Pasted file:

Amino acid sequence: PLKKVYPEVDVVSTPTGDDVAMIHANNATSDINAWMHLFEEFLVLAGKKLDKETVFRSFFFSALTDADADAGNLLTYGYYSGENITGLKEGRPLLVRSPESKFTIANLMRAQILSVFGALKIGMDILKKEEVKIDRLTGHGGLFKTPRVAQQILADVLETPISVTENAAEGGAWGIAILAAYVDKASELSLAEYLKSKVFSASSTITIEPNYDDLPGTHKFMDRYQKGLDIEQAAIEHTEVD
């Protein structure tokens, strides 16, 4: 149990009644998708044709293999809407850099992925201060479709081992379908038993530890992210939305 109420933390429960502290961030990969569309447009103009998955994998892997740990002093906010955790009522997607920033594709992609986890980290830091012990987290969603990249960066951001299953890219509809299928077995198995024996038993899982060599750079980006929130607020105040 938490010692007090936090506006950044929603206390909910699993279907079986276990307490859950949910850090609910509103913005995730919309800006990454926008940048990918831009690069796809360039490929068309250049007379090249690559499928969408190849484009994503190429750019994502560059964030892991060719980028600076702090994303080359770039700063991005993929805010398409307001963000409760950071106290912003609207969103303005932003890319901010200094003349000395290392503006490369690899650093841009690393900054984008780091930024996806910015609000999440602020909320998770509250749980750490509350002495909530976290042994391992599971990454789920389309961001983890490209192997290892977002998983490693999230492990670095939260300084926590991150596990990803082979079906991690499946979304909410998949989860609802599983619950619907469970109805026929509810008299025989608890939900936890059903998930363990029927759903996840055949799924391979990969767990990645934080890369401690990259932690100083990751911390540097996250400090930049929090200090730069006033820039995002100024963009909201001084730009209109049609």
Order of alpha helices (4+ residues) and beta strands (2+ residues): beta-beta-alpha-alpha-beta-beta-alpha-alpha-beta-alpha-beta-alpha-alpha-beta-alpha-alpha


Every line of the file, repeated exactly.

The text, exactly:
Amino acid sequence: PLKKVYPEVDVVSTPTGDDVAMIHANNATSDINAWMHLFEEFLVLAGKKLDKETVFRSFFFSALTDADADAGNLLTYGYYSGENITGLKEGRPLLVRSPESKFTIANLMRAQILSVFGALKIGMDILKKEEVKIDRLTGHGGLFKTPRVAQQILADVLETPISVTENAAEGGAWGIAILAAYVDKASELSLAEYLKSKVFSASSTITIEPNYDDLPGTHKFMDRYQKGLDIEQAAIEHTEVD
């Protein structure tokens, strides 16, 4: 149990009644998708044709293999809407850099992925201060479709081992379908038993530890992210939305 109420933390429960502290961030990969569309447009103009998955994998892997740990002093906010955790009522997607920033594709992609986890980290830091012990987290969603990249960066951001299953890219509809299928077995198995024996038993899982060599750079980006929130607020105040 938490010692007090936090506006950044929603206390909910699993279907079986276990307490859950949910850090609910509103913005995730919309800006990454926008940048990918831009690069796809360039490929068309250049007379090249690559499928969408190849484009994503190429750019994502560059964030892991060719980028600076702090994303080359770039700063991005993929805010398409307001963000409760950071106290912003609207969103303005932003890319901010200094003349000395290392503006490369690899650093841009690393900054984008780091930024996806910015609000999440602020909320998770509250749980750490509350002495909530976290042994391992599971990454789920389309961001983890490209192997290892977002998983490693999230492990670095939260300084926590991150596990990803082979079906991690499946979304909410998949989860609802599983619950619907469970109805026929509810008299025989608890939900936890059903998930363990029927759903996840055949799924391979990969767990990645934080890369401690990259932690100083990751911390540097996250400090930049929090200090730069006033820039995002100024963009909201001084730009209109049609």
Order of alpha helices (4+ residues) and beta strands (2+ residues): beta-beta-alpha-alpha-beta-beta-alpha-alpha-beta-alpha-beta-alpha-alpha-beta-alpha-alpha